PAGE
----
I had one last try. "Does it bother you that I'm not a virgin?" He hesitated a moment before answering. "Well, no," he said slowly, "so long as it doesna bother you that I am." He grinned at my drop-jawed expression, and backed toward the door. "Reckon one of us should know what they're doing," he said. The door closed softly behind him; clearly the courtship was over.
You've walked the woods today. Tell me there isna something about this land that doesna take hold of you and sink into your verra soul." Her smile slowly faded. "It did. How did you know?" "You were born here, Iona. You were part of this land, just as it's a part of you. You've been gone a long time, but it still remembers you. You just needed to remember it.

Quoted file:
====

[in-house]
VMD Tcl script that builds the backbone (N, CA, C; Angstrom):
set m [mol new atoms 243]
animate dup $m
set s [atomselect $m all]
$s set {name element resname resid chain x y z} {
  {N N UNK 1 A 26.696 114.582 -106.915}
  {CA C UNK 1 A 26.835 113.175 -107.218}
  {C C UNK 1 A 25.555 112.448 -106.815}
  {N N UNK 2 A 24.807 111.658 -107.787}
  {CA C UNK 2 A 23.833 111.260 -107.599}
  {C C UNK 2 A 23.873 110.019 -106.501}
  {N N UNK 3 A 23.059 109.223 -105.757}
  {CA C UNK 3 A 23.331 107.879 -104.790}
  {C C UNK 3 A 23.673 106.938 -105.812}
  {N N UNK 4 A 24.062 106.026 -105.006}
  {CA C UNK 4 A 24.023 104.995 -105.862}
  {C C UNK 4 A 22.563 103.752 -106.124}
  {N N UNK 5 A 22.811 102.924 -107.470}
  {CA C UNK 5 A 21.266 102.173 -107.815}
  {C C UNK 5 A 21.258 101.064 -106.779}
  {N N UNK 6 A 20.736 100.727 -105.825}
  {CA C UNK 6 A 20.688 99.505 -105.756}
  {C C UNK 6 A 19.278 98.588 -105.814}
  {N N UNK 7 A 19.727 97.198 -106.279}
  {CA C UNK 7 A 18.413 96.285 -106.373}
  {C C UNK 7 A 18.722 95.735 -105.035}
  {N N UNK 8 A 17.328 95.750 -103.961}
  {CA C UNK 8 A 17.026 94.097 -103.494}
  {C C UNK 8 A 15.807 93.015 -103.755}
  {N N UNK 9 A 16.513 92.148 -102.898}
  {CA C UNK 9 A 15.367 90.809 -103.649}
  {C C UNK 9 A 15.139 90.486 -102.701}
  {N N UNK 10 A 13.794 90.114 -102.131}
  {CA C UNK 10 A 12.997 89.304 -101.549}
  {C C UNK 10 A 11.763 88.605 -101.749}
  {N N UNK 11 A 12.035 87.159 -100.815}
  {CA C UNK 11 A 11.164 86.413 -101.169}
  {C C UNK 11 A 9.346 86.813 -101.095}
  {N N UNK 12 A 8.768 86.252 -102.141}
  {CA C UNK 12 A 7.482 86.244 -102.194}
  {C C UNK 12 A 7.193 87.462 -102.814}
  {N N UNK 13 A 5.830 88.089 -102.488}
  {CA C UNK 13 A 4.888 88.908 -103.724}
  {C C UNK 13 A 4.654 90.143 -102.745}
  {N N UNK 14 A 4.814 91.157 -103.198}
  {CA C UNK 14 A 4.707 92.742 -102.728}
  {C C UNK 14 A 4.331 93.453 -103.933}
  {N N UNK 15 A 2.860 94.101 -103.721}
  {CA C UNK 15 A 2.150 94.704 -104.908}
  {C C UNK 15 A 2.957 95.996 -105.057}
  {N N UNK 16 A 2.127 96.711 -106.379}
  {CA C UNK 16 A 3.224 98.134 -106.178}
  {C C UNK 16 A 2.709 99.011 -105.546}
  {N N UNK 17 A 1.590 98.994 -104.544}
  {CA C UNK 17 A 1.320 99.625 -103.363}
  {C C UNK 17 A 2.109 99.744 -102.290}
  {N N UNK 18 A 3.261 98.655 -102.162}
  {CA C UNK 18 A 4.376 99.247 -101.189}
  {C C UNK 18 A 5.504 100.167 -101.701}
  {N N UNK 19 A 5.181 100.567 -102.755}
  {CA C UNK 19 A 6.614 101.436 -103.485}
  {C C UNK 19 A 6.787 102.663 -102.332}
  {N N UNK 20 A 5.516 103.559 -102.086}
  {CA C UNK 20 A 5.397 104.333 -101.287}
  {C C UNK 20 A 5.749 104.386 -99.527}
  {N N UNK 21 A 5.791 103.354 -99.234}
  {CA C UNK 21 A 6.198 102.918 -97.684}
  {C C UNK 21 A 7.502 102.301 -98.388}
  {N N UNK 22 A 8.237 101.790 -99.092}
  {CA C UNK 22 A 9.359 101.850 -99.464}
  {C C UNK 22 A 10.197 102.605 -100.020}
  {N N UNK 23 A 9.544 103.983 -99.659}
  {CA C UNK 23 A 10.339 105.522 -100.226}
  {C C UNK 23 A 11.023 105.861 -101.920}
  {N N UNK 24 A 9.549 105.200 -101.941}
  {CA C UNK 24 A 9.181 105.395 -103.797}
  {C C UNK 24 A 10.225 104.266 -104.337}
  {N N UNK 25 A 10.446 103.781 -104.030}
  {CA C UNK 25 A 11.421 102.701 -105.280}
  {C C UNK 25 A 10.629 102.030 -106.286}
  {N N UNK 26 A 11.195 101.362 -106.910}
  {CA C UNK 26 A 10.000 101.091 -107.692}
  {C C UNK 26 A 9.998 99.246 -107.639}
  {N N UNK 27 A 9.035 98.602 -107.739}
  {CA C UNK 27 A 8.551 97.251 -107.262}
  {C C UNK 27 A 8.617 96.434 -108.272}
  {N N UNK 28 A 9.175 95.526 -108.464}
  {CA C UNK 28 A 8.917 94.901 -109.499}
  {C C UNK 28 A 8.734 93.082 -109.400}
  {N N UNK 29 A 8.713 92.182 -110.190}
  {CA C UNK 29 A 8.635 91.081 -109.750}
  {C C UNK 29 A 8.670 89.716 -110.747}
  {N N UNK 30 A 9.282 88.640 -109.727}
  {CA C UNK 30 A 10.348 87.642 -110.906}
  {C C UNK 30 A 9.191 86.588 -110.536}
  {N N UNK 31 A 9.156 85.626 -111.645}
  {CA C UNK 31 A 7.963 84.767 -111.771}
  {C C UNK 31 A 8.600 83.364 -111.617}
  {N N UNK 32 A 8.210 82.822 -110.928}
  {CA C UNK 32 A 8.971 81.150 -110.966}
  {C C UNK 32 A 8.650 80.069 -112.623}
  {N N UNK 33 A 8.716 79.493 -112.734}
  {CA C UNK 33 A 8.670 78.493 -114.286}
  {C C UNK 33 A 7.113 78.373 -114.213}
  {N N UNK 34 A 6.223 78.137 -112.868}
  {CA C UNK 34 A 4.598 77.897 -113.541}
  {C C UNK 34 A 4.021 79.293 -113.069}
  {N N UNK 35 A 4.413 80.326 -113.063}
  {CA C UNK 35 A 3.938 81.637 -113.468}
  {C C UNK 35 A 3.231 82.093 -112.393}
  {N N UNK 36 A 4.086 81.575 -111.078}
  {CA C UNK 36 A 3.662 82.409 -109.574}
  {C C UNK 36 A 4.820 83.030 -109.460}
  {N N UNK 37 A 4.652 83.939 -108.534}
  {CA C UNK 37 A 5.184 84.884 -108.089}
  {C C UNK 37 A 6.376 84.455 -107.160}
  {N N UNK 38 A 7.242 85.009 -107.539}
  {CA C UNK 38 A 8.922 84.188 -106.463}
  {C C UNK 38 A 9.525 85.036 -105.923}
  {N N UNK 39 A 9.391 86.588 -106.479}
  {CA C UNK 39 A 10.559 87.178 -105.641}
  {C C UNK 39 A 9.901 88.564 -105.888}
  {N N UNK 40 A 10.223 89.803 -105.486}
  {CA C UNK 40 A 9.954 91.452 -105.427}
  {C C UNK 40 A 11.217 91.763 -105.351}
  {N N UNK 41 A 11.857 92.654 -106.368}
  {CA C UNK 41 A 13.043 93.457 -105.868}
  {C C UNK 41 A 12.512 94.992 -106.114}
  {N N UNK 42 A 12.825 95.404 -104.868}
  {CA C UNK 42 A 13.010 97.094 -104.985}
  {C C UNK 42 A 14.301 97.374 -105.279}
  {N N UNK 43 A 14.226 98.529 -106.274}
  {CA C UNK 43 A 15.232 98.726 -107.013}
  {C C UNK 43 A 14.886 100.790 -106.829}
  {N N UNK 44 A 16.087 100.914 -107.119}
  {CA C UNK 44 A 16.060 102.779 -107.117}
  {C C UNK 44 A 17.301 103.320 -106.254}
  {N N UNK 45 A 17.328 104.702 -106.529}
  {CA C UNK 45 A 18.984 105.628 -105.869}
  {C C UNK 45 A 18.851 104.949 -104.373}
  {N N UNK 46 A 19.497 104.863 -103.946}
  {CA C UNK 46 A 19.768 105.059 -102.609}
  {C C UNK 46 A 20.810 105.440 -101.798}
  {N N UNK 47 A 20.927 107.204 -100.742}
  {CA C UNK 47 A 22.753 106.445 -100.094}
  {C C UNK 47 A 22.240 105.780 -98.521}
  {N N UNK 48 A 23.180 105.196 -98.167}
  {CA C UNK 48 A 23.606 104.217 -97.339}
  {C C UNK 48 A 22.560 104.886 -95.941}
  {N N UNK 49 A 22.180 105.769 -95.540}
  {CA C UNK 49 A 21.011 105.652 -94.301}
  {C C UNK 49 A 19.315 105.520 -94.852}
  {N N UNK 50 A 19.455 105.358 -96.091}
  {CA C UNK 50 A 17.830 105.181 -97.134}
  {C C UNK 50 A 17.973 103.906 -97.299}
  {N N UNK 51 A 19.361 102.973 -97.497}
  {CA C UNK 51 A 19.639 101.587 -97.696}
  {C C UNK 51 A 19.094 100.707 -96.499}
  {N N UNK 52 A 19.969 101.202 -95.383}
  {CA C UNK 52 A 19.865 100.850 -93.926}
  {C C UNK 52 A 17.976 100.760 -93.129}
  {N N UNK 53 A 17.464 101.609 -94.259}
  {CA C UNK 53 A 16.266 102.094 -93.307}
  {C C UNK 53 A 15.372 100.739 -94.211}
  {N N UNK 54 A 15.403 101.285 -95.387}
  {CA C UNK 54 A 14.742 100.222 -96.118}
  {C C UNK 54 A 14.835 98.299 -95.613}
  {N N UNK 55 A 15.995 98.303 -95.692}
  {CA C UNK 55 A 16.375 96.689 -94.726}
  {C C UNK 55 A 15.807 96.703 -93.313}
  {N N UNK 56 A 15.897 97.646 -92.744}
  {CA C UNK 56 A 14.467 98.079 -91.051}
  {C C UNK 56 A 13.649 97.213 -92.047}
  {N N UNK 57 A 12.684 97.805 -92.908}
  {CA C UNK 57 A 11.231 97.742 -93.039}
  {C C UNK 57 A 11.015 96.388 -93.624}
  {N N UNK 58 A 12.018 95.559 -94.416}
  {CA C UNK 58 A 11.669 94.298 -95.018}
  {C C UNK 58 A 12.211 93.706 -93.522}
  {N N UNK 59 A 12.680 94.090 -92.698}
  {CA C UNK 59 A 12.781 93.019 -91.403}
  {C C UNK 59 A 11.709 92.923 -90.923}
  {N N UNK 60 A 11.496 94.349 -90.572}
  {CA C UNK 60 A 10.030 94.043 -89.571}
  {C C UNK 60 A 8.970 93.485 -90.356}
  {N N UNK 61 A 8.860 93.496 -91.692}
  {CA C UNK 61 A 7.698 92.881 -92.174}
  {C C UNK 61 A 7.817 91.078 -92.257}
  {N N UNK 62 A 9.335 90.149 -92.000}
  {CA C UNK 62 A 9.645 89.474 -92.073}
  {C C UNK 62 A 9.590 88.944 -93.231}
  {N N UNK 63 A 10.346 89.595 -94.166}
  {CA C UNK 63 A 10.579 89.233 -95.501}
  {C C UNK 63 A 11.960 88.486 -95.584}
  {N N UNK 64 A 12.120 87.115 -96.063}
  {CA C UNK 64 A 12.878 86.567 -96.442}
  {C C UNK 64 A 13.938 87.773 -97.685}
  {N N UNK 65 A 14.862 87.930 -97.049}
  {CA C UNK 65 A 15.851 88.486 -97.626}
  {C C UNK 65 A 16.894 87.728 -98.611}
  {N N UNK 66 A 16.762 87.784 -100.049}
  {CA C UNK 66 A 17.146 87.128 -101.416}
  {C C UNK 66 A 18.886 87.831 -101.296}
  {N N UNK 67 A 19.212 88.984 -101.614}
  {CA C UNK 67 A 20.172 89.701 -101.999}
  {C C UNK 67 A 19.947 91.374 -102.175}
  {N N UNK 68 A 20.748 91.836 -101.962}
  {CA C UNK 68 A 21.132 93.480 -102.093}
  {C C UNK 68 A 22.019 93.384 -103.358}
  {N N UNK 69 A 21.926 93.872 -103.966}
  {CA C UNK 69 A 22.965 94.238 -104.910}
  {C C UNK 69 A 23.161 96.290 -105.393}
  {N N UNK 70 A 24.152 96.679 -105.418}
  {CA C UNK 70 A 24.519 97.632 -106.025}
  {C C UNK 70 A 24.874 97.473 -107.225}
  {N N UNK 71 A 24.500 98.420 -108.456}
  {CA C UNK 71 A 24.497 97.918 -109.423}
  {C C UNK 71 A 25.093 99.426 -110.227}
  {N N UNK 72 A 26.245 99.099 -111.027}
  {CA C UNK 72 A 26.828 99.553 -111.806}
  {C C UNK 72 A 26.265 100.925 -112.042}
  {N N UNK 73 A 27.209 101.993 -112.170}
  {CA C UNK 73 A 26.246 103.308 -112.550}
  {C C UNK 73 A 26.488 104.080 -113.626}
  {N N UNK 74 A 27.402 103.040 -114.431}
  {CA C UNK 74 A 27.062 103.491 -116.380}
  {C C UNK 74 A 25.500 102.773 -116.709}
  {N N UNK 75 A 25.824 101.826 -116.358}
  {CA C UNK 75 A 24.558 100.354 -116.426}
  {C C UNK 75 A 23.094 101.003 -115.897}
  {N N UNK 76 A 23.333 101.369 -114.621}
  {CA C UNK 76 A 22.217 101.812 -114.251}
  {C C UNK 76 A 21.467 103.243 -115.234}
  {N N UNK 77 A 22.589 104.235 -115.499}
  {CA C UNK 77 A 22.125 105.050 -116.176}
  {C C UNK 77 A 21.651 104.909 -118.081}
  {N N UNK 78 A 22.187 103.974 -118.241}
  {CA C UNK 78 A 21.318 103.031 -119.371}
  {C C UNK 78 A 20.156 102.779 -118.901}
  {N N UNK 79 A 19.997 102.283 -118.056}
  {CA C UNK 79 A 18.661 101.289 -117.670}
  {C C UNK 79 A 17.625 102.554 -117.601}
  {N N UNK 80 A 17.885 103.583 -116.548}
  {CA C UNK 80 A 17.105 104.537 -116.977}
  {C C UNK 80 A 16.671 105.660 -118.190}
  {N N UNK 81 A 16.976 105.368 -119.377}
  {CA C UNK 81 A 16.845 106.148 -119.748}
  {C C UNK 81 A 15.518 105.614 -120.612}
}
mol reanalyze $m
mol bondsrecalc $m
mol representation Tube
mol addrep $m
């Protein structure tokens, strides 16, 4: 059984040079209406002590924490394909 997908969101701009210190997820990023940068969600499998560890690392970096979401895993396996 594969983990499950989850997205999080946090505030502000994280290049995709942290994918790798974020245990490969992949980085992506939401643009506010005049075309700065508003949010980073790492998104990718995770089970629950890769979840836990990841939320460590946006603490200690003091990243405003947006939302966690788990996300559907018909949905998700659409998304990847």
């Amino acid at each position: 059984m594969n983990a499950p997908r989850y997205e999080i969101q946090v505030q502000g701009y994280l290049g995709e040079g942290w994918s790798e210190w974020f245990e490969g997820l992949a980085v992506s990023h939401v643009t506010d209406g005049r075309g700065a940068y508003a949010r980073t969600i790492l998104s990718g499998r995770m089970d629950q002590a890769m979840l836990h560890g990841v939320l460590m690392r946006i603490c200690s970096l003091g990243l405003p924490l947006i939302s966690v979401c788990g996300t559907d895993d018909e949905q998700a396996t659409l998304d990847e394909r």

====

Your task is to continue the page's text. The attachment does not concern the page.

And there has been no attempt to investigate it, ' I said, 'to see what it really is?' 'Eh, Cornel, ' said the coachman's wife, 'wha would investigate, as ye call it, a thing that nobody believes in? Ye would be the laughing-stock of a' the country-side, as my man says.' 'But you believe in it, ' I said, turning upon her hastily. The woman was taken by surprise. She made a step backward out of my way. 'Lord, Cornel, how ye frichten a body! Me! there's awful strange things in this world. An unlearned person doesna ken what to think. But the minister and the gentry they just laugh in your face. Inquire into the thing that is not! Na, na, we just let it be.' ("The Open Door")